The Typewriter That Helped Start The Times
Editor’s Note: This is one of a few remaining editorials that Times Publisher John Derby had left unpublished before his passing on Tuesday this week. It’s an updated version of a story he had told many times before.
Tucked back in a closet in the spare bedroom is a Remington Noiseless typewriter which was used to start this newspaper.
Before that, it was handed down to me by my father when I headed off to college, Fresno State, in 1955.
It was no longer noiseless as it pounded out the first Times editorial. In those early days, the editorial was titled “Observations.”
The typewriter made it through the college years, and the war years in Korea, and followed up with the family years. It was used until the fingers of the writer were so enlarged with arthritis they could no longer press the keys down.
Those fingers and hands had to move on to an electric typewriter to complete the weekly tasks, and then they moved on to the computer, which was a work of art, and a godsend to reporters and writers alike.
It was repaired many times, and actually was not in too bad a condition when it was last repaired at a local shop.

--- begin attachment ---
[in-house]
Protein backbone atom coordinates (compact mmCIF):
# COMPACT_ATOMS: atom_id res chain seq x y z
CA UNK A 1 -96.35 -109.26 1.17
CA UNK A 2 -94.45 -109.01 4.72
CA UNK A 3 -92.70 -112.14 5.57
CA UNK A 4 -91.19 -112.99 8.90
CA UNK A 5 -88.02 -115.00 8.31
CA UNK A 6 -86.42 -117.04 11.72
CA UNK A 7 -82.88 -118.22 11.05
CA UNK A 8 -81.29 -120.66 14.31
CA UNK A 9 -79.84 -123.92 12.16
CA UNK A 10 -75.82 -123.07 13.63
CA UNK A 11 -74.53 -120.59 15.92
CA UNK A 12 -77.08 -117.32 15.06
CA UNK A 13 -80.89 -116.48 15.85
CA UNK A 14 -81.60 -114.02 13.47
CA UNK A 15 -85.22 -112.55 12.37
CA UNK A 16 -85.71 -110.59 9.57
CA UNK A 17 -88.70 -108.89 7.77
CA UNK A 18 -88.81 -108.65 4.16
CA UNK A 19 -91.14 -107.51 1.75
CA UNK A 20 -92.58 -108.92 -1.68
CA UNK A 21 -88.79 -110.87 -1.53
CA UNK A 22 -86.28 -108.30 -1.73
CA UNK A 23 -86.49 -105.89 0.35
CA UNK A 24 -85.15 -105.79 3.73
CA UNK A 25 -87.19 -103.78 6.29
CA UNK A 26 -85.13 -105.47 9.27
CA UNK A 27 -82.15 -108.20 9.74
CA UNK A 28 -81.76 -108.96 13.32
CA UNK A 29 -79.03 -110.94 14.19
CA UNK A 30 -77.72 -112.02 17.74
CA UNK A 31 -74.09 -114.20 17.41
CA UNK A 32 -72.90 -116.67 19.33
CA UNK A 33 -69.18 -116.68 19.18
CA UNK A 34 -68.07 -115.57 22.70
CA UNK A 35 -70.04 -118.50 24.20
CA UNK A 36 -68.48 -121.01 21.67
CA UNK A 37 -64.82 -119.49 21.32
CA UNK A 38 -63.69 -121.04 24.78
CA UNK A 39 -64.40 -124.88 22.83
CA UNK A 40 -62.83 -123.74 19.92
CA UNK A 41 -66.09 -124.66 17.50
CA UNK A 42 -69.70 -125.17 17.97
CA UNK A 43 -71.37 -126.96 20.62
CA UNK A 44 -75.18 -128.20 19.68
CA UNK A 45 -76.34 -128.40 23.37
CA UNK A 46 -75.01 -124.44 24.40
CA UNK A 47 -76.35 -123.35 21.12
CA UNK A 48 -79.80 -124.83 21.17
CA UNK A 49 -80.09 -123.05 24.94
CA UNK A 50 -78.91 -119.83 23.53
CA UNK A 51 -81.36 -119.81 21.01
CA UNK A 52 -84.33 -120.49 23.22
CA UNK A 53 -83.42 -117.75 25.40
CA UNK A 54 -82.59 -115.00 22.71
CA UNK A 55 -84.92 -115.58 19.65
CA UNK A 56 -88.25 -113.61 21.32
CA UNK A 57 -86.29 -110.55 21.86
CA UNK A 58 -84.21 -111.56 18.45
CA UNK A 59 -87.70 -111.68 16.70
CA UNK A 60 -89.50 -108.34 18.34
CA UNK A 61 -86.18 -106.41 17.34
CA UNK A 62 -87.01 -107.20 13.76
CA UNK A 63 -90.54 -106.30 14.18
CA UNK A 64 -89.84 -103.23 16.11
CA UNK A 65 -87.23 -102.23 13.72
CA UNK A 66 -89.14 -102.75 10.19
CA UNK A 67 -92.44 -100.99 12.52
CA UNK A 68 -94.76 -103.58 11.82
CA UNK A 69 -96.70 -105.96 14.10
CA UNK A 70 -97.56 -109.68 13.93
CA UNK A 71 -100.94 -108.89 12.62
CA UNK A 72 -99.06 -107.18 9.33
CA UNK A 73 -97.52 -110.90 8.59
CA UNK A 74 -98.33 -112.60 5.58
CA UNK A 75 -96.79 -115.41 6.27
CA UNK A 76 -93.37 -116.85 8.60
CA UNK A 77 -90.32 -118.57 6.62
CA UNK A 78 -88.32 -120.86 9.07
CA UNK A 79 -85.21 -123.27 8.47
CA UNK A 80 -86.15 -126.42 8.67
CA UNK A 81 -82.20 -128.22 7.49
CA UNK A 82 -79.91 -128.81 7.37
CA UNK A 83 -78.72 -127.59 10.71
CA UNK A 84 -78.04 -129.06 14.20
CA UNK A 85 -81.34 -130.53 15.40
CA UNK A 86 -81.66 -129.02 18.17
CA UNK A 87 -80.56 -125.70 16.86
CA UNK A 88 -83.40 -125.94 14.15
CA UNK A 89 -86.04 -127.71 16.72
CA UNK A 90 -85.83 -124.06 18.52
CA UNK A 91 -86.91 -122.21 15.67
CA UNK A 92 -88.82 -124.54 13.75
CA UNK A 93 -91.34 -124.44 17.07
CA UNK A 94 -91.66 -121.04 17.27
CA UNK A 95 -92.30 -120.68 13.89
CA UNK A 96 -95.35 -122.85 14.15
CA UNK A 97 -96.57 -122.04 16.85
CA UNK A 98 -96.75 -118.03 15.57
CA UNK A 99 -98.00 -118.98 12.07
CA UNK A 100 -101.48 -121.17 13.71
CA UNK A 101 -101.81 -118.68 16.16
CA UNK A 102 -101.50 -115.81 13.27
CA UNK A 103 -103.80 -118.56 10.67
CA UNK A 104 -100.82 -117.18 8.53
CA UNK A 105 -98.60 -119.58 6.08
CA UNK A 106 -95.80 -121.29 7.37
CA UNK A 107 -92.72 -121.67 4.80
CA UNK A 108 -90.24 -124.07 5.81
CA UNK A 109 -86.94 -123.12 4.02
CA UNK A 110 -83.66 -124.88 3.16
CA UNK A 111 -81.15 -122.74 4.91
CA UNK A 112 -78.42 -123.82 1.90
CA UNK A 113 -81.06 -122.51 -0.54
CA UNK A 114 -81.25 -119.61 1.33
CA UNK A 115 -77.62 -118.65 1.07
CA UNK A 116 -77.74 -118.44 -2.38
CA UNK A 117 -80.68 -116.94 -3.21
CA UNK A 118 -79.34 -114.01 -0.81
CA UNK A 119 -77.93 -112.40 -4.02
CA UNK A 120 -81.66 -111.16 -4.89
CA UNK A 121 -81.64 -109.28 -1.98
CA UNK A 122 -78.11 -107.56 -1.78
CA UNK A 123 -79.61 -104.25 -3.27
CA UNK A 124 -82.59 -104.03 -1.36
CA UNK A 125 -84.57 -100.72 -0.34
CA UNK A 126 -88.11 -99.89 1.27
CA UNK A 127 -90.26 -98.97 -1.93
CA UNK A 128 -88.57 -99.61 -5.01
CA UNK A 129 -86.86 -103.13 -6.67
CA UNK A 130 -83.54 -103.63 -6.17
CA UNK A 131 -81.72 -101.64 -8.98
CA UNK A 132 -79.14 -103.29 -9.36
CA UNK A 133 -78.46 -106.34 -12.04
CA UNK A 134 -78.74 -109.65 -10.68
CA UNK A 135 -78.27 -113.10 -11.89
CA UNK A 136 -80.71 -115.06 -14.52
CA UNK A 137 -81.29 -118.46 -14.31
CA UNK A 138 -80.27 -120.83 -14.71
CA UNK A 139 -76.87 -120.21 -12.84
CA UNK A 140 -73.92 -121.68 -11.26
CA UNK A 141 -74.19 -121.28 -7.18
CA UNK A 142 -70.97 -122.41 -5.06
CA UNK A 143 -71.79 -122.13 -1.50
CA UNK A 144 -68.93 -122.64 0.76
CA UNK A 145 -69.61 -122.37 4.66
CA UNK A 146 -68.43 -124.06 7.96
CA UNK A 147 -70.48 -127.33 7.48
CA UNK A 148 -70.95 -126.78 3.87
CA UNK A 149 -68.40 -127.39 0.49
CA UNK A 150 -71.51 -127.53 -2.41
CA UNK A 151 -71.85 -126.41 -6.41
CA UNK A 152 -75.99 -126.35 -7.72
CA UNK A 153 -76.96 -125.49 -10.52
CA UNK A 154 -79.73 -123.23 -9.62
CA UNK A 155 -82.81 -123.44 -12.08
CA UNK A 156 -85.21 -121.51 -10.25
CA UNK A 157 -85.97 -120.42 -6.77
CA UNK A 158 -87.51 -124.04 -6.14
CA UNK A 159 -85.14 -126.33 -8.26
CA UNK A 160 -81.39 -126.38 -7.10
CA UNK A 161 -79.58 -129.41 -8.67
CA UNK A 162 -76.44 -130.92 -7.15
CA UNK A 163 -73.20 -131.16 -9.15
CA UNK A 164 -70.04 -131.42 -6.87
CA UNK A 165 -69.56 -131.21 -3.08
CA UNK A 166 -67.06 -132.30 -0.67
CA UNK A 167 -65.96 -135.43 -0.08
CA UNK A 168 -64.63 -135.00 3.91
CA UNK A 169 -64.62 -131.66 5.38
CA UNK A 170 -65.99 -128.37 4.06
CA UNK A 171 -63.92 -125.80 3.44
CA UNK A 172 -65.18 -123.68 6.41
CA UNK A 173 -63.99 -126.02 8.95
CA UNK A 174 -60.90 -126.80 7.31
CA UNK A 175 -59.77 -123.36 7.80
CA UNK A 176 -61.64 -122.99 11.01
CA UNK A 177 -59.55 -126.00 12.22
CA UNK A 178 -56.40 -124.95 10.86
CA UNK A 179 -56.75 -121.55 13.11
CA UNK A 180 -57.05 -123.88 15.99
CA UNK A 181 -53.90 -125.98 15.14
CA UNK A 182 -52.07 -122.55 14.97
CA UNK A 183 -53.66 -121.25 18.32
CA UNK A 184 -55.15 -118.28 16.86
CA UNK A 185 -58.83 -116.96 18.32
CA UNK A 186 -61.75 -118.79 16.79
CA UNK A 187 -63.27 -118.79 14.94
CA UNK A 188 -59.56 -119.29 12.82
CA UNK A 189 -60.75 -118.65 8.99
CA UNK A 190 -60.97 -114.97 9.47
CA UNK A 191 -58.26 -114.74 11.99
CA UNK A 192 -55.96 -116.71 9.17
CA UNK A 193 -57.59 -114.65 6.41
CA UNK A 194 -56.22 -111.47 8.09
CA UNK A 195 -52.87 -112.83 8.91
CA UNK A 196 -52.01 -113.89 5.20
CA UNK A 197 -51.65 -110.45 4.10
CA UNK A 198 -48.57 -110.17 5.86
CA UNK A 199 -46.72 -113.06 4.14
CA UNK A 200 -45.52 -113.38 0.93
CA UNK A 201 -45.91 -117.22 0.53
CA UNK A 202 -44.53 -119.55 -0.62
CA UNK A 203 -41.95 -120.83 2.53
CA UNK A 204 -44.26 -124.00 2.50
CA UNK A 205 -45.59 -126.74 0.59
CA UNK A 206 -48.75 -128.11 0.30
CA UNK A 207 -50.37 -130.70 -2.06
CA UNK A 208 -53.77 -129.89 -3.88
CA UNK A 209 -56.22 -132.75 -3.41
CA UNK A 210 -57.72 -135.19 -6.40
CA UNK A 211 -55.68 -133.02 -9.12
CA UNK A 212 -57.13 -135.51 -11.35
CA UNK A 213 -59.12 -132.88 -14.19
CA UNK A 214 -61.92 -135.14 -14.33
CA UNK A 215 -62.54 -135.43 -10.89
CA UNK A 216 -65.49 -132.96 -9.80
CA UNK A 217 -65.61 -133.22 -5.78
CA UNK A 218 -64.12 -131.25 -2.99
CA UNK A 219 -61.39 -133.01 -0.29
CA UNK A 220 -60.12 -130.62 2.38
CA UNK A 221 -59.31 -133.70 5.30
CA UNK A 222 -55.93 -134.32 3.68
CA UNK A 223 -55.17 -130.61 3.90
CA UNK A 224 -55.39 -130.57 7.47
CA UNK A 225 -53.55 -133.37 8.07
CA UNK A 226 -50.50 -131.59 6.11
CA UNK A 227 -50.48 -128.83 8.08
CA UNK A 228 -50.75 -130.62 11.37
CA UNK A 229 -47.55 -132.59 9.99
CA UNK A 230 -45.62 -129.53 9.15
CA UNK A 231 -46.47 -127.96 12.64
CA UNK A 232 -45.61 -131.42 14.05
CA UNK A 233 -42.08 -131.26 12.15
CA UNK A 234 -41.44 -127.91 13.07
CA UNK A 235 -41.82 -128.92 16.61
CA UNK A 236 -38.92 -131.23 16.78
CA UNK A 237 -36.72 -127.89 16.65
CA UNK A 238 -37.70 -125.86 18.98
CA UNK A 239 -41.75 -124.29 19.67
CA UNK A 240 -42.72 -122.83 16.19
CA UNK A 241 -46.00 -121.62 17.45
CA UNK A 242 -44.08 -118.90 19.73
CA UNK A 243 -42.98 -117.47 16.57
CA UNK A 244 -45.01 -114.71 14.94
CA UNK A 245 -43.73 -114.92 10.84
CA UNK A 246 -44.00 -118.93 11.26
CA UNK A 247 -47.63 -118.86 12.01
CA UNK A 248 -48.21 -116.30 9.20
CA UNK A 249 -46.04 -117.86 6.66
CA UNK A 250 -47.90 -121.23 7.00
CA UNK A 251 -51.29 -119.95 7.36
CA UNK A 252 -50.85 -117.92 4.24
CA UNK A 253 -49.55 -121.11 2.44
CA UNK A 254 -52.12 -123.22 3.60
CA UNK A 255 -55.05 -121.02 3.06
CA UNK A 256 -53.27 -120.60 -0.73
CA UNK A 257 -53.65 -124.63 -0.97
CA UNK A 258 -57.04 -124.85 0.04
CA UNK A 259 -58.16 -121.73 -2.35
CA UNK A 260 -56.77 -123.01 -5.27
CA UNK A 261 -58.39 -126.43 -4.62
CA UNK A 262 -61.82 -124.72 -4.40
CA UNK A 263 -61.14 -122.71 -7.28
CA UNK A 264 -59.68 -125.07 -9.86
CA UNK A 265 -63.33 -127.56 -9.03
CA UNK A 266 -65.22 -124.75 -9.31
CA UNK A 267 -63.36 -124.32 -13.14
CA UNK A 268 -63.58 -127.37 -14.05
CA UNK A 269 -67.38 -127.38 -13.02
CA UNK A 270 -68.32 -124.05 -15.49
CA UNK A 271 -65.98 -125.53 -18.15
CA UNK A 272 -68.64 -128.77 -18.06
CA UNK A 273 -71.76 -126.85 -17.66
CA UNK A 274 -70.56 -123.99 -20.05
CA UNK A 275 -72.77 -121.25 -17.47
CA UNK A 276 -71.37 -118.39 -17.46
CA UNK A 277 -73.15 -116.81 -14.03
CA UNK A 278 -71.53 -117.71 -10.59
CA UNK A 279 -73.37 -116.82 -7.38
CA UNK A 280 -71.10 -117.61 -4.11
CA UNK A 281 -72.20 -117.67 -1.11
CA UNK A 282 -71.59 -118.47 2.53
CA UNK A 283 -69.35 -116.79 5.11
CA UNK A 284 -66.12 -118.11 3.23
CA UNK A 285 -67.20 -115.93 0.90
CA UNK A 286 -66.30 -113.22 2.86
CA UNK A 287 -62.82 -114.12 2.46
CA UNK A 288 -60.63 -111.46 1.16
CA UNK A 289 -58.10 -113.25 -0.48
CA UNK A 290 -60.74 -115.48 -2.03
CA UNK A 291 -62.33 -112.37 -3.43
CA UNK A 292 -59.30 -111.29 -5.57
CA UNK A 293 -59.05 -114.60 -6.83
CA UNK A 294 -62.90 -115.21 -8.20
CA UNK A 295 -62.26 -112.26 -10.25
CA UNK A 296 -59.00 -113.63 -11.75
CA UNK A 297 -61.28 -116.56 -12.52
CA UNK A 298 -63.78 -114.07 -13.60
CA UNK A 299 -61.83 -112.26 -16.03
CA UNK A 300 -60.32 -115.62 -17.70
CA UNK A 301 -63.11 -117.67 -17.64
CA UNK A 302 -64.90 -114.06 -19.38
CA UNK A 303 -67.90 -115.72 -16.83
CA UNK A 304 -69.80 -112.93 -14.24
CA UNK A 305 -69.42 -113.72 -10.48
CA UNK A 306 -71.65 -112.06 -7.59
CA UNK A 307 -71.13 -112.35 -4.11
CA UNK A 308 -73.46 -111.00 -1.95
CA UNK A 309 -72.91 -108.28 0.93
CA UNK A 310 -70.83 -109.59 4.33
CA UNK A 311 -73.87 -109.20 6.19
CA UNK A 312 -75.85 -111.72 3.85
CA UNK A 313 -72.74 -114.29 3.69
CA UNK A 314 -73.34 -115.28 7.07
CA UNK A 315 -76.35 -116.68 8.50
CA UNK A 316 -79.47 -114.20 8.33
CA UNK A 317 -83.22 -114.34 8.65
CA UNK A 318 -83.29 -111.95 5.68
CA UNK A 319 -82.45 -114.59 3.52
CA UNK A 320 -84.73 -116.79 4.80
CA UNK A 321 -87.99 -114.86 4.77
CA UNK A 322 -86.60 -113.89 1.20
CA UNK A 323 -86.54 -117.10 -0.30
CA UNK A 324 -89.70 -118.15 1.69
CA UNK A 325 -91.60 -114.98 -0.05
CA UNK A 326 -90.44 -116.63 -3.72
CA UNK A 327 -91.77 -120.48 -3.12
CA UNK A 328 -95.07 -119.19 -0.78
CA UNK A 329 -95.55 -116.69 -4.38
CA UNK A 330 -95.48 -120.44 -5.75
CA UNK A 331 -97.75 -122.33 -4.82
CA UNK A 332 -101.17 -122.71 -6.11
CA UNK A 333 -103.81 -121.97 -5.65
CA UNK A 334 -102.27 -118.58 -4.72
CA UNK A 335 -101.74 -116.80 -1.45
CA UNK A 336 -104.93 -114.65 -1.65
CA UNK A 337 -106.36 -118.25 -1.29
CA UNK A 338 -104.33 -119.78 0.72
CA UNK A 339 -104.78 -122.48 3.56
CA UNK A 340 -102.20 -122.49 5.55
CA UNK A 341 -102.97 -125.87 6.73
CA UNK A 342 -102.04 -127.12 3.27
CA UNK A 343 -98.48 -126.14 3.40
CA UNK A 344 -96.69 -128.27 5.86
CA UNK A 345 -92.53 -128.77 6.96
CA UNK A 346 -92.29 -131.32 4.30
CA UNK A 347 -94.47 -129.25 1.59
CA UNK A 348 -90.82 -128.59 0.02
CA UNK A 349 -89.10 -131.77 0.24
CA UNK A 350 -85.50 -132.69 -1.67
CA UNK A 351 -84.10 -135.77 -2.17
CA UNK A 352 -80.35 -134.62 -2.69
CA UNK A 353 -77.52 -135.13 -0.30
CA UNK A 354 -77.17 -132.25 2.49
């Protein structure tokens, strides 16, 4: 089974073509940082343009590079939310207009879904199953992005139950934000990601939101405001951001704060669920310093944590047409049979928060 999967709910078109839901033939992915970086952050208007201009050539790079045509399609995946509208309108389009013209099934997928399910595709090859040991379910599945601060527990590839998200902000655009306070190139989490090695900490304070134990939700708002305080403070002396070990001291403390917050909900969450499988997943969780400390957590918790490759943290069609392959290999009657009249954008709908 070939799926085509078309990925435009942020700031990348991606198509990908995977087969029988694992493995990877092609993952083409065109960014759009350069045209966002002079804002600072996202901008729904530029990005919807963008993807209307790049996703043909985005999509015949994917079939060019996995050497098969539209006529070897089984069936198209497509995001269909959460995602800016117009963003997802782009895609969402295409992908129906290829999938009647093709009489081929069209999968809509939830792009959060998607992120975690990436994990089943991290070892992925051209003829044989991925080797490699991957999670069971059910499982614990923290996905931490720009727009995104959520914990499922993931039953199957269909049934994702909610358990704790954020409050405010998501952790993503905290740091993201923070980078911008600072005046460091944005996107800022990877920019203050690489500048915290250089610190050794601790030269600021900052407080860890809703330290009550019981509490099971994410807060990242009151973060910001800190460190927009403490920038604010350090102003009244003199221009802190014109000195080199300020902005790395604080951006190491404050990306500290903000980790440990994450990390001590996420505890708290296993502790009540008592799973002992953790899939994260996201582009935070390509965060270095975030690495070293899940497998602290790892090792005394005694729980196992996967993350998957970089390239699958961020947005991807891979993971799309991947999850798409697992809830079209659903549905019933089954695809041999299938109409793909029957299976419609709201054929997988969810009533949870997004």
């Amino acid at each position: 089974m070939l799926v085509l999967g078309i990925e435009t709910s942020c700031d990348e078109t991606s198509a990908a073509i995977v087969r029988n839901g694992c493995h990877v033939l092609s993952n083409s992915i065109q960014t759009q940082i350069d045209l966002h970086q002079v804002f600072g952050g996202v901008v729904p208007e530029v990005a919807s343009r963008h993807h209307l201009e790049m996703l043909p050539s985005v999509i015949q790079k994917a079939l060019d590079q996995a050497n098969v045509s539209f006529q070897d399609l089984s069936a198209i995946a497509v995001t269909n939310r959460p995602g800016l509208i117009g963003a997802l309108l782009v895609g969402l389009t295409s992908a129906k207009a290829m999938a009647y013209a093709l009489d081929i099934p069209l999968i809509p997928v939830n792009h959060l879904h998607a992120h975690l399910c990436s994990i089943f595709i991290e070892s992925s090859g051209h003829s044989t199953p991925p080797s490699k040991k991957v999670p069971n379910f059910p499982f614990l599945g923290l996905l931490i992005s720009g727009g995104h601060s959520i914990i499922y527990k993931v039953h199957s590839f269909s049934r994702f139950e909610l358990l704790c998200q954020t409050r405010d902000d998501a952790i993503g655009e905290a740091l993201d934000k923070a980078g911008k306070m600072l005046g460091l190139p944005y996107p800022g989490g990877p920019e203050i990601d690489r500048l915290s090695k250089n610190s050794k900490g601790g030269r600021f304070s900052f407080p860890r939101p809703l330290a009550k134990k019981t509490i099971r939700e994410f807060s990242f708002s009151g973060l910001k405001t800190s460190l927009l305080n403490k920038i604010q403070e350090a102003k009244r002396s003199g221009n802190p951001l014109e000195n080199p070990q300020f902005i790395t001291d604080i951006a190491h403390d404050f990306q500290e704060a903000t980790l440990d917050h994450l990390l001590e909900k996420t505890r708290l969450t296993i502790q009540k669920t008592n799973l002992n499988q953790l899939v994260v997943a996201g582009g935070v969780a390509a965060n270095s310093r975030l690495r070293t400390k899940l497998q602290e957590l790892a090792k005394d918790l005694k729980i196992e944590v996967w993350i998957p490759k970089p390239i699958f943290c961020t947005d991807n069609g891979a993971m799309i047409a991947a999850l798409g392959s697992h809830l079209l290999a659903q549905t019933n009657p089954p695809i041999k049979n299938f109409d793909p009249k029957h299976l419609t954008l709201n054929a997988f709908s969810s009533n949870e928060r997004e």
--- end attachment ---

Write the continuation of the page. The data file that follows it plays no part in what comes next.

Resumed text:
There had been thoughts of giving it away as years went by. It had served its purpose for 65 years, and was now just taking up space. However, like an old war horse, it stayed on in its portable carrying case. The X key was almost worn out as in the early years — that was the only way to correct copy while writing.
The old Remington Noiseless became a symbol of what the newspaper business was all about. It had written so many editorials, more than 2,000 at last count. It seemed to have a life of its own. It had encouraged readers to get out and vote, and it had made many of them mad, in disagreement.
It was never meant to be silent and sit by, especially when an injustice was being done.
It wrote stories into the night, or whenever the editor or publisher needed to get something off his chest.
It was on “stand by” at all times, 24 hours a day or night.
It could be heard throughout the house, clattering away.
When it sounded off, it was like a military machine gun, on the battle front.
Now the old Remington Noiseless is silent at last.